“This is a country trying to establish, and certainly a U.S. Senate trying to establish new standards for acceptable behavior,” Peggy Noonan told her fellow panelists on Meet the Press yesterday.
She is at least half mistaken.
Groping a woman who is stuck posing for a photo with you at the state fair, as Sen. Al Franken (D-Minn.) was accused, has never, ever been publicly viewed as “okay” or “nice work if you can get it.” And believe-it-or-not, Americans are not ambivalent about the propriety of Congressman John Conyers (D-Mich.) taking meetings in his underwear. Nor do folks find it fathomable that members of Congress such as Rep. Blake Farenthold (R-Tex.) paid off their accusers with our tax dollars.
The standard has always been that such behavior is 100-percent wrong. And yet Ms. Noonan is correct to suggest a new official standard for . . . both houses of Congress.*
But in a recent video for Breitbart, actor Jackie Mason mocks the idea of sexual harassment training. “When you’re three years old, you learn how to behave with people. You learn how to control yourself,” Mason rants. “Now Congressmen, who are 67 years old and 98 years old, are being told they have to take training at this age to learn how to behave with women.”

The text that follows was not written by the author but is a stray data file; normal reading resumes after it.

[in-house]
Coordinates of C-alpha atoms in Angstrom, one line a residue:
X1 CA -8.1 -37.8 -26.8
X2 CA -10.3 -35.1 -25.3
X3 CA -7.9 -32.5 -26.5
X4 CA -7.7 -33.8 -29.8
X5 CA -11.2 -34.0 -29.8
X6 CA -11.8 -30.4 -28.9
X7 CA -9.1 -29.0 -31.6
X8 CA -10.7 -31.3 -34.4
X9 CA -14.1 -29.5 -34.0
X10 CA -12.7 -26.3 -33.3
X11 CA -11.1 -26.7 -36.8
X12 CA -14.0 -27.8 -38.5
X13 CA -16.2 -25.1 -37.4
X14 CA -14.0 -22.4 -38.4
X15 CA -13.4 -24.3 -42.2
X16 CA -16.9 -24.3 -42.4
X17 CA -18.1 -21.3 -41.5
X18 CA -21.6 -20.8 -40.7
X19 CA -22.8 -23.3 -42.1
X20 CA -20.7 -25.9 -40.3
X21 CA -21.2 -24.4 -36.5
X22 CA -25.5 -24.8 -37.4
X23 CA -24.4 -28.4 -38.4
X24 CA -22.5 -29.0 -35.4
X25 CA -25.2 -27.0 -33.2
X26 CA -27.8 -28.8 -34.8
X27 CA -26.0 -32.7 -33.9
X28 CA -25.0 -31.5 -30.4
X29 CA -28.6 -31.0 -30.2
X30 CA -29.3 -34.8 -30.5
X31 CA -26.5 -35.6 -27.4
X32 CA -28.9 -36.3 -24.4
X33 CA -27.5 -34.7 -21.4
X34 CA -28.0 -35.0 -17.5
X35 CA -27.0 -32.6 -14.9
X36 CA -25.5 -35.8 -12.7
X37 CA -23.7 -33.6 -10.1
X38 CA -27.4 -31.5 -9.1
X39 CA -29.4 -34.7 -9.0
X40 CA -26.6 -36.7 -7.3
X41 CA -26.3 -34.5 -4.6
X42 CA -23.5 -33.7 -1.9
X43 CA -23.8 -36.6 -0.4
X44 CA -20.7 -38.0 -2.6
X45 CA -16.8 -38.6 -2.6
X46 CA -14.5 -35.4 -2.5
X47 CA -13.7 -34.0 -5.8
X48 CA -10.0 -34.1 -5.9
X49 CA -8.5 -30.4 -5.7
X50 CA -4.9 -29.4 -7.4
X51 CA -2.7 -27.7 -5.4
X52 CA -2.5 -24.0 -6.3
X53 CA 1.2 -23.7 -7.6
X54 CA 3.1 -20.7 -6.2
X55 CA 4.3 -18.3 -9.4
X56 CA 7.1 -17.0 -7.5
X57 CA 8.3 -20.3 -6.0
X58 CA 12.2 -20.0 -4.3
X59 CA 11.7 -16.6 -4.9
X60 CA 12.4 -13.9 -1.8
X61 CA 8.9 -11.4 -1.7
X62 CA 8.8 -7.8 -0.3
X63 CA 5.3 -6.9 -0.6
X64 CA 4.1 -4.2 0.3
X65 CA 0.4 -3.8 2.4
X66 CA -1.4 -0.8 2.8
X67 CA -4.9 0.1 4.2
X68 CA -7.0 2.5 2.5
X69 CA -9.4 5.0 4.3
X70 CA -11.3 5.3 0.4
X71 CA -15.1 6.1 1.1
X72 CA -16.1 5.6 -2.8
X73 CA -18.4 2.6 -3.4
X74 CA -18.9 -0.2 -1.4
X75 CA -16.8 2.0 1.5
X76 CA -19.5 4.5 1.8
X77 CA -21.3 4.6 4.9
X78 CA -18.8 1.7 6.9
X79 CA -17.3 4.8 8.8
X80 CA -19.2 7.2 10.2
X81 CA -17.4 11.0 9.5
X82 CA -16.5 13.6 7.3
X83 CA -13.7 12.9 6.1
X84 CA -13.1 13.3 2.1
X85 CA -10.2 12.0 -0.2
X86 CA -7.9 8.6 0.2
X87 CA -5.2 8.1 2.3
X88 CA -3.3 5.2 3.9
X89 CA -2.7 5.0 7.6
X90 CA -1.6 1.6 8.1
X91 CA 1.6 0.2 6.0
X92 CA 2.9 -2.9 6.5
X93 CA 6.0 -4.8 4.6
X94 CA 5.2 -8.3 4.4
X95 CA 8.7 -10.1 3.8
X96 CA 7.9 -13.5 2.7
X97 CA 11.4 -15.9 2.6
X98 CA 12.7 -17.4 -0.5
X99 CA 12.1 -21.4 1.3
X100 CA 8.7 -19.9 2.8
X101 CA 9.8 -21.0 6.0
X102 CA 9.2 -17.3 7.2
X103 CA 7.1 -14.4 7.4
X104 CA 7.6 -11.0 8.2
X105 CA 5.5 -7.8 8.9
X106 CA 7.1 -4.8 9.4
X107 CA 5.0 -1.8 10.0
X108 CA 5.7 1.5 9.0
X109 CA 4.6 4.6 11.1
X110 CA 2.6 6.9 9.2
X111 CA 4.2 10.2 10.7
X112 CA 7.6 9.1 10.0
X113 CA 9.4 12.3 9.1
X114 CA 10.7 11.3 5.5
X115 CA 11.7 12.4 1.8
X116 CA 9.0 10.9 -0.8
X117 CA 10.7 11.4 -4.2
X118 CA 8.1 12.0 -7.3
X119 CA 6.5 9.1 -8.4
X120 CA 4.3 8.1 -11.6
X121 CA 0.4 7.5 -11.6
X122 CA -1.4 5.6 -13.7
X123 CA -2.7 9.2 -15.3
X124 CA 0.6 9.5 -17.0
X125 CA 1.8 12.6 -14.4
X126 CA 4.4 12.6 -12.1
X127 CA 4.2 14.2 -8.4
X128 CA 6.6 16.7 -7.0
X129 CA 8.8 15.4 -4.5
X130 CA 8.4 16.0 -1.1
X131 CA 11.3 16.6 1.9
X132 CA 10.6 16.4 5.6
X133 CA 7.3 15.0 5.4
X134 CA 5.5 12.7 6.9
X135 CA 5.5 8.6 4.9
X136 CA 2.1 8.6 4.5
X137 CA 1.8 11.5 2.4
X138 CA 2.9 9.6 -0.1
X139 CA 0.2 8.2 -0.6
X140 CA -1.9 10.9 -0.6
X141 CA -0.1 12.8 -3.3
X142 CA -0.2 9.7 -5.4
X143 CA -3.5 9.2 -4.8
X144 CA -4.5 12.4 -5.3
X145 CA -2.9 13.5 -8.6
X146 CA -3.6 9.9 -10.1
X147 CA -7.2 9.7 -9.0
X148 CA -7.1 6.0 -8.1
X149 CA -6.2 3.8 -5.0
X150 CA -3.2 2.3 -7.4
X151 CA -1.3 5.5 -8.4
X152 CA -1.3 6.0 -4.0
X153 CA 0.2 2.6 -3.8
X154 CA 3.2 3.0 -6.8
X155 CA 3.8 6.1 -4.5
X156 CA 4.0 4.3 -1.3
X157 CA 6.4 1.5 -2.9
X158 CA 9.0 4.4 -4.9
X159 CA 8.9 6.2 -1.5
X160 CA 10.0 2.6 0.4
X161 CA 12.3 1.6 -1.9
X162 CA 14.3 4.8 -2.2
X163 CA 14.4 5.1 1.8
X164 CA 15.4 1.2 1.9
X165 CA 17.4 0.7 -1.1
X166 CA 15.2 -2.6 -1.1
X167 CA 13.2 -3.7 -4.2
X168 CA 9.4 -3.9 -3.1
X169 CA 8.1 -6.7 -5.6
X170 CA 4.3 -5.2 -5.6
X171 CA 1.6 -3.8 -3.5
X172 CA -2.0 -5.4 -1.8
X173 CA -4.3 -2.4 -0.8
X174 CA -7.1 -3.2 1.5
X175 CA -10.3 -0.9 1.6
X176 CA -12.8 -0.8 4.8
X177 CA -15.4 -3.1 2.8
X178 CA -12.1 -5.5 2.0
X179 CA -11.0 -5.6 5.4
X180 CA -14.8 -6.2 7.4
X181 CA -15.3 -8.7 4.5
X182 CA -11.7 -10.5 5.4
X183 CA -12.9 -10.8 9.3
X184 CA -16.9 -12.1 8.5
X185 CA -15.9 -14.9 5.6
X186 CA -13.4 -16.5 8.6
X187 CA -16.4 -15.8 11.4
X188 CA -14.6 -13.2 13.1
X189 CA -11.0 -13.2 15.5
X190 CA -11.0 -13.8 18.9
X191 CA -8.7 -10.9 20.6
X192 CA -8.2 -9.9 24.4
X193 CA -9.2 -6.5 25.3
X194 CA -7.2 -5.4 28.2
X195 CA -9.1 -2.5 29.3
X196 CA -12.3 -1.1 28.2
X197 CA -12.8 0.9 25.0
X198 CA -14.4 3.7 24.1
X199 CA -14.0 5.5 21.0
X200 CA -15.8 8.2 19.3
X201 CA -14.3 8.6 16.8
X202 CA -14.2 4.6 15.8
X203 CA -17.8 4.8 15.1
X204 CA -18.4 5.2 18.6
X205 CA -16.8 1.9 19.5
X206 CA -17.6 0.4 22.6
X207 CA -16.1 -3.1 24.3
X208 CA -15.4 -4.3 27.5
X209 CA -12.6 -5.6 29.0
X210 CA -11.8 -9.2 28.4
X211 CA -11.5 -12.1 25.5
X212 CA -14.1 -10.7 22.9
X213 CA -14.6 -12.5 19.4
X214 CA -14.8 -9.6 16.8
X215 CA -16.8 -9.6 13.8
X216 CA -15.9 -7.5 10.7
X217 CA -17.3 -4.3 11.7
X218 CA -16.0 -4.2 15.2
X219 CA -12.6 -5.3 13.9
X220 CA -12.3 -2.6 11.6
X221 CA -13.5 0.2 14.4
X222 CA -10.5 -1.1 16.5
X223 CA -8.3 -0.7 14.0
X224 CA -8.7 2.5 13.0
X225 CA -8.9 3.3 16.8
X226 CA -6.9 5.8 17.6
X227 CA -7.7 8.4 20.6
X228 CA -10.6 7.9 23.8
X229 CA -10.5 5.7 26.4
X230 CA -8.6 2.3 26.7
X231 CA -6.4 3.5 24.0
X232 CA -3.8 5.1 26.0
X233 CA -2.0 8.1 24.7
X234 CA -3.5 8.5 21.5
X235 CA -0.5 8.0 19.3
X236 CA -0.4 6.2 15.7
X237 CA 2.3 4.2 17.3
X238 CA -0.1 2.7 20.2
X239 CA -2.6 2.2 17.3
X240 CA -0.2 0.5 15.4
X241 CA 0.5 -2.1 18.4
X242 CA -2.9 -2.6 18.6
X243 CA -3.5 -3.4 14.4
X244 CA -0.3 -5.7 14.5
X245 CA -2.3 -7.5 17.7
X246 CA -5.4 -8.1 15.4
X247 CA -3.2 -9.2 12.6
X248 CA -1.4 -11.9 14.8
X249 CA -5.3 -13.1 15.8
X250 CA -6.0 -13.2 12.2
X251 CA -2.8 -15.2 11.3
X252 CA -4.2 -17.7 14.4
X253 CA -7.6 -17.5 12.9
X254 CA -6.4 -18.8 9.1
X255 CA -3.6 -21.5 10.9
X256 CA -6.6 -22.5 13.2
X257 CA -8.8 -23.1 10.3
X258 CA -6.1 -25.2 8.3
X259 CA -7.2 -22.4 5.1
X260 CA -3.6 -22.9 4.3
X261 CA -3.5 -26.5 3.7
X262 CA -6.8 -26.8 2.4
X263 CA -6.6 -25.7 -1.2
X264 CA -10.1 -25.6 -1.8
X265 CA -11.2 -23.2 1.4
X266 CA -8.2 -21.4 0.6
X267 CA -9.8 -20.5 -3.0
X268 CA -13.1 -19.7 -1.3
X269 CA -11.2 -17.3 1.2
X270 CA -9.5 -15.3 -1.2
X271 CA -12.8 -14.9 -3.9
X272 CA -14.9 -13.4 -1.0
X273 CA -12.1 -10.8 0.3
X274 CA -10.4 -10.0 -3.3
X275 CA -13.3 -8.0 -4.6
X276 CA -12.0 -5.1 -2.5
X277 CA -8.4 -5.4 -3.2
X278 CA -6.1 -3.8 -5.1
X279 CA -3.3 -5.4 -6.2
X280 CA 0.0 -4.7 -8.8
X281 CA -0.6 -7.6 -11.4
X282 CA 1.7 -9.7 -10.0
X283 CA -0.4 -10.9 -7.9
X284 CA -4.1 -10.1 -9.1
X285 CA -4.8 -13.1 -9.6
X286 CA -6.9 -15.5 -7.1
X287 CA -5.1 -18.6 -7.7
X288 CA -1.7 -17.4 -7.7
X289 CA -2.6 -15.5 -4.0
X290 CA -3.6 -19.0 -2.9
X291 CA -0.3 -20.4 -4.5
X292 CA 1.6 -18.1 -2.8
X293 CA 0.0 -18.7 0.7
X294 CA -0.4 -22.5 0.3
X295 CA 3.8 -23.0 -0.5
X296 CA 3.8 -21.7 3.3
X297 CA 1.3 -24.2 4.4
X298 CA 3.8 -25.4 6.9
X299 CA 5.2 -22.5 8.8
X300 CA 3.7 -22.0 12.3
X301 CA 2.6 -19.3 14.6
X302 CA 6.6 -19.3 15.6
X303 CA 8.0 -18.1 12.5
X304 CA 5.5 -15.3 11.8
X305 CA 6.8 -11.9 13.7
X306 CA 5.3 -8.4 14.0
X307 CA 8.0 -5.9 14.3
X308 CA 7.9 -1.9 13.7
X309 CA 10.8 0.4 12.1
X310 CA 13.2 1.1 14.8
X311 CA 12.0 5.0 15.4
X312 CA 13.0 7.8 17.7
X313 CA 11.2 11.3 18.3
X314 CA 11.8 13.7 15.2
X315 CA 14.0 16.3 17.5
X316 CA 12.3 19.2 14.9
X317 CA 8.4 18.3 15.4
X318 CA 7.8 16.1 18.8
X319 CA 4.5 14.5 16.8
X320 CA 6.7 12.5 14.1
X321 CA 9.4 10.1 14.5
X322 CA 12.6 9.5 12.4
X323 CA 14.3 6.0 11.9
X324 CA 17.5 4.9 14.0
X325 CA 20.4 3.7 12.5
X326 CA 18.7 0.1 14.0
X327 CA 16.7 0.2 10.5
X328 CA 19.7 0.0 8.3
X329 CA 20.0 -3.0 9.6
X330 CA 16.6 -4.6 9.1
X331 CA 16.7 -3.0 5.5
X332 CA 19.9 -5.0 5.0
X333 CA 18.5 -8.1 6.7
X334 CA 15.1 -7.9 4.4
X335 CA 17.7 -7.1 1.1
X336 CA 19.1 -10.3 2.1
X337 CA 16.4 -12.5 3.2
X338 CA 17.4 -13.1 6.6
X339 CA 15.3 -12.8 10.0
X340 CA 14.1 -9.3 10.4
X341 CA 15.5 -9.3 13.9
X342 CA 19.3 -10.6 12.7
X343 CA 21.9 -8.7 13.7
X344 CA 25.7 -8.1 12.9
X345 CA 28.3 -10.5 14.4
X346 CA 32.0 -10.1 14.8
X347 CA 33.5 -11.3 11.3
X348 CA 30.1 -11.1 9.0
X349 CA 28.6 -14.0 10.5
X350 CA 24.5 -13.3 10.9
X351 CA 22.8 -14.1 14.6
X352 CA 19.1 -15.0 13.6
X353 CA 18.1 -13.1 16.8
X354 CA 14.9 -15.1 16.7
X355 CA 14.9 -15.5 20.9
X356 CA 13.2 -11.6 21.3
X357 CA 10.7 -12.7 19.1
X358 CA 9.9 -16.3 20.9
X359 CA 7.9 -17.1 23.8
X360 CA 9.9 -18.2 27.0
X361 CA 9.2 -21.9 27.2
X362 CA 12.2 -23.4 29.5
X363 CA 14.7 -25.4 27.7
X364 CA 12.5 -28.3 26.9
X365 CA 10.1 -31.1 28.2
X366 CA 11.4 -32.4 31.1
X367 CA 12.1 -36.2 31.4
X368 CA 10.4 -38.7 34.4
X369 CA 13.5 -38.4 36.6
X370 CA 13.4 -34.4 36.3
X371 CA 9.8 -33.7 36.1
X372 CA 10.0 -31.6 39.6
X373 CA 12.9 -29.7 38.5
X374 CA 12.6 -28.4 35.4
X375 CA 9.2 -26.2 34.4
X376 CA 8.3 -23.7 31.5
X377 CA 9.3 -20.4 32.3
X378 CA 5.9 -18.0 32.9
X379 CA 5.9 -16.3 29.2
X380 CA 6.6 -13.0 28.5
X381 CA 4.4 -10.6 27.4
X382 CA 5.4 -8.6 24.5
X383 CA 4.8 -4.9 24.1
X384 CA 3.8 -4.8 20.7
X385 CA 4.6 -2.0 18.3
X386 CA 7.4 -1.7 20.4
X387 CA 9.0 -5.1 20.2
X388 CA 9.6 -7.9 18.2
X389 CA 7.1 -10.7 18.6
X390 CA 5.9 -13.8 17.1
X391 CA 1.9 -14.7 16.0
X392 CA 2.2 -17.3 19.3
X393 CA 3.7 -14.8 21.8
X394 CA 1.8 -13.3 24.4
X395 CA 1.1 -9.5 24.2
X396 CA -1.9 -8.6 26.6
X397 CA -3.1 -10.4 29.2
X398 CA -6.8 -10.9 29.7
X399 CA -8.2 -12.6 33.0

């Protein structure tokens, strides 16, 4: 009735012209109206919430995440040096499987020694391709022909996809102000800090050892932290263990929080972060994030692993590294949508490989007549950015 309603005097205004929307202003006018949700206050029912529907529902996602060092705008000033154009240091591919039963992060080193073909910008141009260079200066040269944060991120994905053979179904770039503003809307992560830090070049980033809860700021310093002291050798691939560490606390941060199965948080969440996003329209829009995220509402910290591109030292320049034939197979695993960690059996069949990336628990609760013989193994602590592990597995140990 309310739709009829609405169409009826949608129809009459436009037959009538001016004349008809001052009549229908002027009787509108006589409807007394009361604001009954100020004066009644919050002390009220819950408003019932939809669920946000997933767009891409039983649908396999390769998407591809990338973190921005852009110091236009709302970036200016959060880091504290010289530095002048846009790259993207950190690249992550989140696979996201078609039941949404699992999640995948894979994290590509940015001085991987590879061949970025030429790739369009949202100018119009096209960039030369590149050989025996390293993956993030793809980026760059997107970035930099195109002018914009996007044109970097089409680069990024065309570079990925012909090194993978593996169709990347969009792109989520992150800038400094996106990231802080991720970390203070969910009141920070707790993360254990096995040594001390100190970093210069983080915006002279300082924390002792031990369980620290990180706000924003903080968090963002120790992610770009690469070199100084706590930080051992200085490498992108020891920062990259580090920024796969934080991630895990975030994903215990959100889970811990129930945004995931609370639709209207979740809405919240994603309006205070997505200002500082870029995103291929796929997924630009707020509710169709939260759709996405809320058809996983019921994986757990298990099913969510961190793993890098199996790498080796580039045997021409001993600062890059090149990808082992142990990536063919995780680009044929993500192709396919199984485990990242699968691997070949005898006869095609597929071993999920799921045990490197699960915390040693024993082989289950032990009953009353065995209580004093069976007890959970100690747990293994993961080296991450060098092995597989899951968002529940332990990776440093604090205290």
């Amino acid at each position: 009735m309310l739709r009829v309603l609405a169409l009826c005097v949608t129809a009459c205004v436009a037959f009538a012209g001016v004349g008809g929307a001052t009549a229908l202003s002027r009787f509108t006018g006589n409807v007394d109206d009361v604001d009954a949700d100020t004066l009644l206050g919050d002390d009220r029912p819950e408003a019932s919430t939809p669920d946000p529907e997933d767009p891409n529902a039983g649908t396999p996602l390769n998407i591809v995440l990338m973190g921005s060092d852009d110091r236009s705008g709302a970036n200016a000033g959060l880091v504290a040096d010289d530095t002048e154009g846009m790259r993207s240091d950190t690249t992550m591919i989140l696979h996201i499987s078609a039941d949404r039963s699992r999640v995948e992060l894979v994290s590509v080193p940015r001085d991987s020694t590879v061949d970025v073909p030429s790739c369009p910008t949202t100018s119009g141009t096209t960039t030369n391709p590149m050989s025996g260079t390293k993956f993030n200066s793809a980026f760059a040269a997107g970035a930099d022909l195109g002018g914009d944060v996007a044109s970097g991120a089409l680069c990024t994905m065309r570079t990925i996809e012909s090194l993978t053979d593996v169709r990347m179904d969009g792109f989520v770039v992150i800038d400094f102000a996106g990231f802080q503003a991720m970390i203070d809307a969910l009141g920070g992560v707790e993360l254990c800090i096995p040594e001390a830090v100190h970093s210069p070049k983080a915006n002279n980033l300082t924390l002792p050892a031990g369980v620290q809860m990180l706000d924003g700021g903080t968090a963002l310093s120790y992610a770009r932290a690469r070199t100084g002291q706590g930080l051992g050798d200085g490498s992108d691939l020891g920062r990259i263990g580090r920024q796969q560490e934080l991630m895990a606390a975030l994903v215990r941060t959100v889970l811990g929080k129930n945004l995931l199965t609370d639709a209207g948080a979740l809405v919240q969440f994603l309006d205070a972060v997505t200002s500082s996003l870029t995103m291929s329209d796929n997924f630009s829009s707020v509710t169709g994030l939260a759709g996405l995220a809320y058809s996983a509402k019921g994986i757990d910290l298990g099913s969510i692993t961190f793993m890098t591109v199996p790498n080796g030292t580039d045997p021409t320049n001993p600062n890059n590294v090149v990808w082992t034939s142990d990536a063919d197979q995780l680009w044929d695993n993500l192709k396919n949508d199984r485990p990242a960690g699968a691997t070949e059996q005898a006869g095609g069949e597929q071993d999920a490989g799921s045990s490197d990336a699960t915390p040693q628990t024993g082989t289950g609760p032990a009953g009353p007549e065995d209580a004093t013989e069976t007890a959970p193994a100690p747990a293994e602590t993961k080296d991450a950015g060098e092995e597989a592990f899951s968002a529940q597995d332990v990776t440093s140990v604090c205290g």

We see that, in media, in Hollywood, in Silicon Valley and among the corporate elite, credible allegations of sexual abuse are met with swift action: firings, dismissals, contracts voided. Out!
Our “representatives” should be ashamed not merely of their loathsome colleagues, but of being “out-democracied” by corporate America.
This is Common Sense. I’m Paul Jacob.
* The current House system protects powerful politicians and staffers with secrecy and even uses taxpayer money to pay off victims.